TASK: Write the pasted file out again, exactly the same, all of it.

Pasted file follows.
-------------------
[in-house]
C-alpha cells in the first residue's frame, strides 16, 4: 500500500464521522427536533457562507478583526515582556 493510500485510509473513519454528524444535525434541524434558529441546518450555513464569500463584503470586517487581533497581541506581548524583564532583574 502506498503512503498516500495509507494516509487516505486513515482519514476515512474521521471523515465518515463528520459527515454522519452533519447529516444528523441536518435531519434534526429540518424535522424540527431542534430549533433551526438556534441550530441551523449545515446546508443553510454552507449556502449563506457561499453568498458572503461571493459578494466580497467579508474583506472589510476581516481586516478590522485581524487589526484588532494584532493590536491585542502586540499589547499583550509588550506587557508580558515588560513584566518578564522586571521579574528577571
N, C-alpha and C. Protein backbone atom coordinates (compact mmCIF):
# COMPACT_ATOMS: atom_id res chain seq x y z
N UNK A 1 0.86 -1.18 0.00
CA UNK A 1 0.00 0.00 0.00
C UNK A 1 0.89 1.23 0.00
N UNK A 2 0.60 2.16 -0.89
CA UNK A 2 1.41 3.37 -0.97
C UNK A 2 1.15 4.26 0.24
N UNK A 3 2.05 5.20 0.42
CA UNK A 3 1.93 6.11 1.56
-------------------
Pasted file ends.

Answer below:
[in-house]
C-alpha cells in the first residue's frame, strides 16, 4: 500500500464521522427536533457562507478583526515582556 493510500485510509473513519454528524444535525434541524434558529441546518450555513464569500463584503470586517487581533497581541506581548524583564532583574 502506498503512503498516500495509507494516509487516505486513515482519514476515512474521521471523515465518515463528520459527515454522519452533519447529516444528523441536518435531519434534526429540518424535522424540527431542534430549533433551526438556534441550530441551523449545515446546508443553510454552507449556502449563506457561499453568498458572503461571493459578494466580497467579508474583506472589510476581516481586516478590522485581524487589526484588532494584532493590536491585542502586540499589547499583550509588550506587557508580558515588560513584566518578564522586571521579574528577571
N, C-alpha and C. Protein backbone atom coordinates (compact mmCIF):
# COMPACT_ATOMS: atom_id res chain seq x y z
N UNK A 1 0.86 -1.18 0.00
CA UNK A 1 0.00 0.00 0.00
C UNK A 1 0.89 1.23 0.00
N UNK A 2 0.60 2.16 -0.89
CA UNK A 2 1.41 3.37 -0.97
C UNK A 2 1.15 4.26 0.24
N UNK A 3 2.05 5.20 0.42
CA UNK A 3 1.93 6.11 1.56